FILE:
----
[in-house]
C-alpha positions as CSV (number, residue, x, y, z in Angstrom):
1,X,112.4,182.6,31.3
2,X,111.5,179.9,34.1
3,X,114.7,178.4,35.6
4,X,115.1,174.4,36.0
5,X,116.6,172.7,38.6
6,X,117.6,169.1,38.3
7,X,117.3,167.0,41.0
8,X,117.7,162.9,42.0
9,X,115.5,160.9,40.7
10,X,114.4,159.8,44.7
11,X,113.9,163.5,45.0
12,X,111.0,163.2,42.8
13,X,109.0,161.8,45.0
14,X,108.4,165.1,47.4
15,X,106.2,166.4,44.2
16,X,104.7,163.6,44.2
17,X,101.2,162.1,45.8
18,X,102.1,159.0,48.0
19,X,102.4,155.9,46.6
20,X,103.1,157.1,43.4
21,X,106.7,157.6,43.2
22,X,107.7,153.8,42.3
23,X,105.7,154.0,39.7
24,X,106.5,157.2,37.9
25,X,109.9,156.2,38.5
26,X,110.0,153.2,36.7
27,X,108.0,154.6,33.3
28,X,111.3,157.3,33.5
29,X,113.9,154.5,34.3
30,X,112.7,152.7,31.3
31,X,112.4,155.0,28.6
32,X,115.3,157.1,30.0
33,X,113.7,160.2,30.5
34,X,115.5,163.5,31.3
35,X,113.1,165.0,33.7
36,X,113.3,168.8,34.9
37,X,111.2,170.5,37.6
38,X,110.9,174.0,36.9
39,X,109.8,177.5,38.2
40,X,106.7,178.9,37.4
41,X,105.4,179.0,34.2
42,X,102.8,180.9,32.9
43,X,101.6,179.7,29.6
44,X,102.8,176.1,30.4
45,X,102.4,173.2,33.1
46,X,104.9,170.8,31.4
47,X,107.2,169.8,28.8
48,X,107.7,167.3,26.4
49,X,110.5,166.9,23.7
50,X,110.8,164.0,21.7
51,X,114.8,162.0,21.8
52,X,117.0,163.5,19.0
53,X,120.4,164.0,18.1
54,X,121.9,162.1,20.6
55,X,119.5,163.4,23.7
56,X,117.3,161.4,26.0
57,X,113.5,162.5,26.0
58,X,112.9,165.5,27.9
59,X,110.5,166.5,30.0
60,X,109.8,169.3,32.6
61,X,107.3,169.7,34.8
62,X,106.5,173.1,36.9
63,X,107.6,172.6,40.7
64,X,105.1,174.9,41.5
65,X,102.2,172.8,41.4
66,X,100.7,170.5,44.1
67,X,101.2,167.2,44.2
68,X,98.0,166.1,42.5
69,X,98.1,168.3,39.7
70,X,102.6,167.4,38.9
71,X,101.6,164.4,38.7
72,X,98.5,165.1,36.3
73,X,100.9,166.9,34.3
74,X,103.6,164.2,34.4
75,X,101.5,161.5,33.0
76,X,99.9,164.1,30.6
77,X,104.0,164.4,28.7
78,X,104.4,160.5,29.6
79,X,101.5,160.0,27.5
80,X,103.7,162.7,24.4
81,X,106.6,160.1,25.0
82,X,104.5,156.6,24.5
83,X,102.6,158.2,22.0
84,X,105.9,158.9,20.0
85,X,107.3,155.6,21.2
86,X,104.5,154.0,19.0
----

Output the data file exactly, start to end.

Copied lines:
[in-house]
C-alpha positions as CSV (number, residue, x, y, z in Angstrom):
1,X,112.4,182.6,31.3
2,X,111.5,179.9,34.1
3,X,114.7,178.4,35.6
4,X,115.1,174.4,36.0
5,X,116.6,172.7,38.6
6,X,117.6,169.1,38.3
7,X,117.3,167.0,41.0
8,X,117.7,162.9,42.0
9,X,115.5,160.9,40.7
10,X,114.4,159.8,44.7
11,X,113.9,163.5,45.0
12,X,111.0,163.2,42.8
13,X,109.0,161.8,45.0
14,X,108.4,165.1,47.4
15,X,106.2,166.4,44.2
16,X,104.7,163.6,44.2
17,X,101.2,162.1,45.8
18,X,102.1,159.0,48.0
19,X,102.4,155.9,46.6
20,X,103.1,157.1,43.4
21,X,106.7,157.6,43.2
22,X,107.7,153.8,42.3
23,X,105.7,154.0,39.7
24,X,106.5,157.2,37.9
25,X,109.9,156.2,38.5
26,X,110.0,153.2,36.7
27,X,108.0,154.6,33.3
28,X,111.3,157.3,33.5
29,X,113.9,154.5,34.3
30,X,112.7,152.7,31.3
31,X,112.4,155.0,28.6
32,X,115.3,157.1,30.0
33,X,113.7,160.2,30.5
34,X,115.5,163.5,31.3
35,X,113.1,165.0,33.7
36,X,113.3,168.8,34.9
37,X,111.2,170.5,37.6
38,X,110.9,174.0,36.9
39,X,109.8,177.5,38.2
40,X,106.7,178.9,37.4
41,X,105.4,179.0,34.2
42,X,102.8,180.9,32.9
43,X,101.6,179.7,29.6
44,X,102.8,176.1,30.4
45,X,102.4,173.2,33.1
46,X,104.9,170.8,31.4
47,X,107.2,169.8,28.8
48,X,107.7,167.3,26.4
49,X,110.5,166.9,23.7
50,X,110.8,164.0,21.7
51,X,114.8,162.0,21.8
52,X,117.0,163.5,19.0
53,X,120.4,164.0,18.1
54,X,121.9,162.1,20.6
55,X,119.5,163.4,23.7
56,X,117.3,161.4,26.0
57,X,113.5,162.5,26.0
58,X,112.9,165.5,27.9
59,X,110.5,166.5,30.0
60,X,109.8,169.3,32.6
61,X,107.3,169.7,34.8
62,X,106.5,173.1,36.9
63,X,107.6,172.6,40.7
64,X,105.1,174.9,41.5
65,X,102.2,172.8,41.4
66,X,100.7,170.5,44.1
67,X,101.2,167.2,44.2
68,X,98.0,166.1,42.5
69,X,98.1,168.3,39.7
70,X,102.6,167.4,38.9
71,X,101.6,164.4,38.7
72,X,98.5,165.1,36.3
73,X,100.9,166.9,34.3
74,X,103.6,164.2,34.4
75,X,101.5,161.5,33.0
76,X,99.9,164.1,30.6
77,X,104.0,164.4,28.7
78,X,104.4,160.5,29.6
79,X,101.5,160.0,27.5
80,X,103.7,162.7,24.4
81,X,106.6,160.1,25.0
82,X,104.5,156.6,24.5
83,X,102.6,158.2,22.0
84,X,105.9,158.9,20.0
85,X,107.3,155.6,21.2
86,X,104.5,154.0,19.0